BlazeMeter vs Loader.io: What are the differences?
Developers describe BlazeMeter as "The Load Testing Platform for Developers". Simulate any user scenario for webapps, websites, mobile apps or web services. 100% Apache JMeter compatible. Scalable from 1 to 1,000,000+ concurrent users.
. On the other hand, Loader.io is detailed as "Simple Cloud-based Load Testing". Loader.io is a free load testing service that allows you to stress test your web-apps/apis with thousands of concurrent connections.
BlazeMeter and Loader.io belong to "Load and Performance Testing" category of the tech stack.
"I can run load tests without needing JMeter scripts. " is the top reason why over 7 developers like BlazeMeter, while over 5 developers mention "Easy to use" as the leading cause for choosing Loader.io.
OpenLabel, DocEngage, and CybrHome are some of the popular companies that use Loader.io, whereas BlazeMeter is used by MIT, Stormpath, and Day Delegate Limited. Loader.io has a broader approval, being mentioned in 14 company stacks & 8 developers stacks; compared to BlazeMeter, which is listed in 6 company stacks and 3 developer stacks.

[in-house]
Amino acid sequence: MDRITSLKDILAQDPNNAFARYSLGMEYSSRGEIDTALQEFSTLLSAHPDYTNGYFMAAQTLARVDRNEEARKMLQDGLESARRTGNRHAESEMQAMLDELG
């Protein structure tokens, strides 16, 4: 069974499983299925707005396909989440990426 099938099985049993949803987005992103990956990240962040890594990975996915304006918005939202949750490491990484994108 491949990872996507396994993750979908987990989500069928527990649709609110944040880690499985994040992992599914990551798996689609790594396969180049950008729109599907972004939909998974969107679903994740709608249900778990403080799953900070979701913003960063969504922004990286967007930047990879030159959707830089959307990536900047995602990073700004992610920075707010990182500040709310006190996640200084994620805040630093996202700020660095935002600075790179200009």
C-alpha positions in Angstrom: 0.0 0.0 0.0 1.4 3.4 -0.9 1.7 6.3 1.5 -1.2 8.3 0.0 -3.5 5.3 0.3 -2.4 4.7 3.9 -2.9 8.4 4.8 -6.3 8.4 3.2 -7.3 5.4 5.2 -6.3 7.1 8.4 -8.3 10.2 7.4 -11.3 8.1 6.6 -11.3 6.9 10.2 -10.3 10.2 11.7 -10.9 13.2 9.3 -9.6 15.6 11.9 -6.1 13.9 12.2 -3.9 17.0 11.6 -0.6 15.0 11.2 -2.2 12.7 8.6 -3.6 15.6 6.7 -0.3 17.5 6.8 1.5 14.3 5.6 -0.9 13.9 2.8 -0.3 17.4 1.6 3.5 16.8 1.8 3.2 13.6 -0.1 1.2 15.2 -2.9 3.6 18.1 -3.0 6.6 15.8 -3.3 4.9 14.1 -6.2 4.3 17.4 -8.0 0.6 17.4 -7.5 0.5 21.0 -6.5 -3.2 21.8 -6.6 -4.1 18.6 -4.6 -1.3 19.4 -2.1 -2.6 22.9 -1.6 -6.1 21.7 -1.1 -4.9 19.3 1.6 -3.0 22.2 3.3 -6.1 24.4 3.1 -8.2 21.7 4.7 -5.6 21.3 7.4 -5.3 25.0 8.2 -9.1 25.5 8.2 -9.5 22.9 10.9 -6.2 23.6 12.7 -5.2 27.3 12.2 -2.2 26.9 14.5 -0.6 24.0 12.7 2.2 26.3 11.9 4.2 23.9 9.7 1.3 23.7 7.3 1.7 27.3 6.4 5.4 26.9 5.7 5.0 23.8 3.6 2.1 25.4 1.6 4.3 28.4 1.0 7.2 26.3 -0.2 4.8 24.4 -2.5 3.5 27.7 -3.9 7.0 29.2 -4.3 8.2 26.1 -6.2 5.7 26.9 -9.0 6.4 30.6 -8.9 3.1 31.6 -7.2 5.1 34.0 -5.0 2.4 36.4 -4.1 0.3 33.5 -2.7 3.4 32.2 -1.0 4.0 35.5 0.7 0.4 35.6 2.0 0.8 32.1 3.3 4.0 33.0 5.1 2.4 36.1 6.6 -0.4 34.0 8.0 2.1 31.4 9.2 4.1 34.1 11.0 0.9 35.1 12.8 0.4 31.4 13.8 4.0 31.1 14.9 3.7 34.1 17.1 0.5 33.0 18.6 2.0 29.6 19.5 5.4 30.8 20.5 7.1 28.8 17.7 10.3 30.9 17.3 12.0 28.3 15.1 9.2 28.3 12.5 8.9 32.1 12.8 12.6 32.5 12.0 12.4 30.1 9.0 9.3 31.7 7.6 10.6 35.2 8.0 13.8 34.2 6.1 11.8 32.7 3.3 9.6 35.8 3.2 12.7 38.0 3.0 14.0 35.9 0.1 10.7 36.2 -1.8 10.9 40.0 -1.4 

What is BlazeMeter?
What is Loader.io?
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What are the cons of using BlazeMeter?
What are the cons of using Loader.io?
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I don’t remember exactly how I heard about Loader.io. I think I was adding load testing services to Leanstack. I saw it was a SendGrid Labs project, so there would be competent people behind it. And since they had a Heroku Add-On it was easy to get started. Loader.io is cool because it’s super simple to set up.
When executing tests, you can see error rate and average response times. But we also check the Heroku logs to see if they are real errors.
My biggest complaint: figuring out what load to set for your tests is difficult. We don’t understand the language they use and no one we’ve spoken to that has used Loader.io understands it either. We’ve been testing at 250 clients (maintain client load) for all of our tests on 2 dynos. That means a constant load of 250 people using the site over a minute, or so I thought. The number of requests at the end of the test suggests it’s more like 250 additional clients hitting the site every second for a minute. But I guess accommodating a higher load is better anyways? 250 concurrent users seems to be our average HN traffic spike so that’s why we went with that load.